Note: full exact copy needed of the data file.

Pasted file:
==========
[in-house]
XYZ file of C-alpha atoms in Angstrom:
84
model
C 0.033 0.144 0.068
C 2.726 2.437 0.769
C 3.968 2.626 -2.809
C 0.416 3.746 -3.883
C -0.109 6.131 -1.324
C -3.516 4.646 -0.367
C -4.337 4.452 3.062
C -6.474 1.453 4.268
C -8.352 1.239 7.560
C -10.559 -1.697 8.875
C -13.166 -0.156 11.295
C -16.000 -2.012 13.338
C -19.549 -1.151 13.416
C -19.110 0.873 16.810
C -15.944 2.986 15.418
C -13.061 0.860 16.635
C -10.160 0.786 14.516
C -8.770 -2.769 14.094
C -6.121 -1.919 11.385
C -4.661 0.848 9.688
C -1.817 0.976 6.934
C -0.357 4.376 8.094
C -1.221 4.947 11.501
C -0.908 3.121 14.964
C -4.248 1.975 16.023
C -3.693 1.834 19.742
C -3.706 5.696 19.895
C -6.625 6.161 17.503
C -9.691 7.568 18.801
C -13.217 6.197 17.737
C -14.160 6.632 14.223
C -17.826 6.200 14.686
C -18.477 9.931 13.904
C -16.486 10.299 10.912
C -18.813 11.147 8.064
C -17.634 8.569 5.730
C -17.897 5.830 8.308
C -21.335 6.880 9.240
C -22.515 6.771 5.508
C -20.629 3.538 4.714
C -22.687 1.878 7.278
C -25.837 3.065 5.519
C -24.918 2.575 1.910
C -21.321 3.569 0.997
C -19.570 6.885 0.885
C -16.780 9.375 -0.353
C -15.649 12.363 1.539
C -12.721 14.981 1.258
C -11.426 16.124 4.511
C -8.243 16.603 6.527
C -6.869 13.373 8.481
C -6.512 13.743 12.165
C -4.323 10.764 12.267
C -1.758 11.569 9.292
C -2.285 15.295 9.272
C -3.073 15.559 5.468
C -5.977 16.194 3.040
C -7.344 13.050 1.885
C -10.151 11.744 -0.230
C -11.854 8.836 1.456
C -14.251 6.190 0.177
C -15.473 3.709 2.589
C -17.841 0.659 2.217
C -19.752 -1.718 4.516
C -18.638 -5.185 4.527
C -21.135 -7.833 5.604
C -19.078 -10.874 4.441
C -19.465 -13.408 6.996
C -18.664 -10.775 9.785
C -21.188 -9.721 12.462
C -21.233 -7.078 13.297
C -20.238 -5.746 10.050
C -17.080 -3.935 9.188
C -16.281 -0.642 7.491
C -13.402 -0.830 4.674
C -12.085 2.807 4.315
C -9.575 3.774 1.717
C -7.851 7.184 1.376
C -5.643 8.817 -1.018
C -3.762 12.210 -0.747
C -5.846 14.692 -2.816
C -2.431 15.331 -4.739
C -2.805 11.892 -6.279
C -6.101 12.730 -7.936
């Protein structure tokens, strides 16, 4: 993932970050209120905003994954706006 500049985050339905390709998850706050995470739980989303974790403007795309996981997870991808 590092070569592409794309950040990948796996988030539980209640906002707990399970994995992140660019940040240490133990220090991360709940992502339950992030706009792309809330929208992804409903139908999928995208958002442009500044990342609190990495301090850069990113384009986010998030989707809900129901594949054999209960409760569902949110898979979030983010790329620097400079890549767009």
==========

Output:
[in-house]
XYZ file of C-alpha atoms in Angstrom:
84
model
C 0.033 0.144 0.068
C 2.726 2.437 0.769
C 3.968 2.626 -2.809
C 0.416 3.746 -3.883
C -0.109 6.131 -1.324
C -3.516 4.646 -0.367
C -4.337 4.452 3.062
C -6.474 1.453 4.268
C -8.352 1.239 7.560
C -10.559 -1.697 8.875
C -13.166 -0.156 11.295
C -16.000 -2.012 13.338
C -19.549 -1.151 13.416
C -19.110 0.873 16.810
C -15.944 2.986 15.418
C -13.061 0.860 16.635
C -10.160 0.786 14.516
C -8.770 -2.769 14.094
C -6.121 -1.919 11.385
C -4.661 0.848 9.688
C -1.817 0.976 6.934
C -0.357 4.376 8.094
C -1.221 4.947 11.501
C -0.908 3.121 14.964
C -4.248 1.975 16.023
C -3.693 1.834 19.742
C -3.706 5.696 19.895
C -6.625 6.161 17.503
C -9.691 7.568 18.801
C -13.217 6.197 17.737
C -14.160 6.632 14.223
C -17.826 6.200 14.686
C -18.477 9.931 13.904
C -16.486 10.299 10.912
C -18.813 11.147 8.064
C -17.634 8.569 5.730
C -17.897 5.830 8.308
C -21.335 6.880 9.240
C -22.515 6.771 5.508
C -20.629 3.538 4.714
C -22.687 1.878 7.278
C -25.837 3.065 5.519
C -24.918 2.575 1.910
C -21.321 3.569 0.997
C -19.570 6.885 0.885
C -16.780 9.375 -0.353
C -15.649 12.363 1.539
C -12.721 14.981 1.258
C -11.426 16.124 4.511
C -8.243 16.603 6.527
C -6.869 13.373 8.481
C -6.512 13.743 12.165
C -4.323 10.764 12.267
C -1.758 11.569 9.292
C -2.285 15.295 9.272
C -3.073 15.559 5.468
C -5.977 16.194 3.040
C -7.344 13.050 1.885
C -10.151 11.744 -0.230
C -11.854 8.836 1.456
C -14.251 6.190 0.177
C -15.473 3.709 2.589
C -17.841 0.659 2.217
C -19.752 -1.718 4.516
C -18.638 -5.185 4.527
C -21.135 -7.833 5.604
C -19.078 -10.874 4.441
C -19.465 -13.408 6.996
C -18.664 -10.775 9.785
C -21.188 -9.721 12.462
C -21.233 -7.078 13.297
C -20.238 -5.746 10.050
C -17.080 -3.935 9.188
C -16.281 -0.642 7.491
C -13.402 -0.830 4.674
C -12.085 2.807 4.315
C -9.575 3.774 1.717
C -7.851 7.184 1.376
C -5.643 8.817 -1.018
C -3.762 12.210 -0.747
C -5.846 14.692 -2.816
C -2.431 15.331 -4.739
C -2.805 11.892 -6.279
C -6.101 12.730 -7.936
């Protein structure tokens, strides 16, 4: 993932970050209120905003994954706006 500049985050339905390709998850706050995470739980989303974790403007795309996981997870991808 590092070569592409794309950040990948796996988030539980209640906002707990399970994995992140660019940040240490133990220090991360709940992502339950992030706009792309809330929208992804409903139908999928995208958002442009500044990342609190990495301090850069990113384009986010998030989707809900129901594949054999209960409760569902949110898979979030983010790329620097400079890549767009």